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My reflection so far… What I have learned, what I am learning…

While I have been on countless “de-briefings” about critical incidents while I was a police officer, they have always been internal. The community was not part of them. And the word “healing” was seldom heard.

Last Sunday was my first “healing circle” that involved those whom police have negatively affected.

From Sunday’s experience, and after nearly 20 years away from the police, I see the great importance of such an effort to heal those who have been injured.

I also see that my time away from the police has given me a greater understanding of the community and the role the police play in  the community. Sometimes aging can lead to greater wisdom. I think it has for me. My time serving religious communities along with the grief and losses I, myself, have suffered have also been helpful in preparing me to be one of the group leaders on Sunday.

This was the first of many steps I hope we will take to continue the healing process. There are many pitfalls ahead of us — the report of the district attorney… the findings of the police investigation… and the involvement of one or more courts or commissions. Each has the potential for both healing and harming.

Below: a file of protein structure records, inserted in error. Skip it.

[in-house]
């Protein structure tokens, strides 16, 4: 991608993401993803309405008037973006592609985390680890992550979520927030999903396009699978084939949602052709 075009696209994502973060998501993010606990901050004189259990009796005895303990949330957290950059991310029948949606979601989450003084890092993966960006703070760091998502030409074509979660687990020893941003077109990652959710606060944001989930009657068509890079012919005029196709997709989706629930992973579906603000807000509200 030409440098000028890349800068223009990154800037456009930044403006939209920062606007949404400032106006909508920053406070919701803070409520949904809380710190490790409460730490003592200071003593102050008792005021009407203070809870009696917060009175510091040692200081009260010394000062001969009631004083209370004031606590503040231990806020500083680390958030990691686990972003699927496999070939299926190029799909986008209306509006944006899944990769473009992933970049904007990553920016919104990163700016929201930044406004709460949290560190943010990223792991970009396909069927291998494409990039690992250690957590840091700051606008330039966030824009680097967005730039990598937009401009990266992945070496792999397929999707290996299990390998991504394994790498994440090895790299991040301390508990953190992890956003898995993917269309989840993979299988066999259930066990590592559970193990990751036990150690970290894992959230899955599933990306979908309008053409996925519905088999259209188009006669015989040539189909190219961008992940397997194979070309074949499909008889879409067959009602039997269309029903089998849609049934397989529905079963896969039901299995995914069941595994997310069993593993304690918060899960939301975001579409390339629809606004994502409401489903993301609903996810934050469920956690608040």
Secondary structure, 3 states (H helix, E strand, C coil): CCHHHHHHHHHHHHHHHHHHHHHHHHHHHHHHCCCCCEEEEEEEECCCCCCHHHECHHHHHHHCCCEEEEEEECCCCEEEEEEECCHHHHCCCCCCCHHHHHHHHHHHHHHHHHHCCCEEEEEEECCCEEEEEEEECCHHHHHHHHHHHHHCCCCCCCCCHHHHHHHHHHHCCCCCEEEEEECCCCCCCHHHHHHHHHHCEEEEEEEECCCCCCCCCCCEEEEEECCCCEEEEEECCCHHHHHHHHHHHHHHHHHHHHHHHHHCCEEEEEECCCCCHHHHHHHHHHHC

To me, Sunday afternoon was what Madison has always been about — a caring, close community; people who can show love and compassion and layout a positive future.

I also found that it was not the time for the police or city officials to respond. For there was little that they could say given the pending investigations. Chief Wray and Mayor Soglin were present and, appropriately, silent. For them to speak would not have been well received at this time. One day both of them will have to address the community and its concerns. This was not the time and I thank them for their silence.

As we all try to move forward, I pray we may love and respect one another enough to continue to walk together and support one another. This event has harmed all of us. Let the healing slowly begin… and let us keep everyone who has been harmed in our thoughts and prayers and provide strength to those who supporting and comforting those who are wounded and grieving.

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About improvingpolice

I served over 20 years as the chief of police in Madison (WI), four years as chief of the Burnsville (MN) Police Department, and before that as a police officer in Edina (MN) and the City of Minneapolis. I hold graduate degrees from the University of Minnesota and Edgewood College in Madison. I have written many articles over my years as a police leader calling for police improvement (for example, How To Rate Your Local Police, and with my wife, Sabine, Quality Policing: The Madison Experience). After retiring from the police department, I answered a call to ministry, attended seminary, and was ordained as a priest in the Episcopal Church. At the present time, I serve a small church in North Lake (WI), east of Madison. Sabine and I have nine adult children, eleven grandchildren and four great-grandchildren. She is also a retired police officer and we both continue active lives.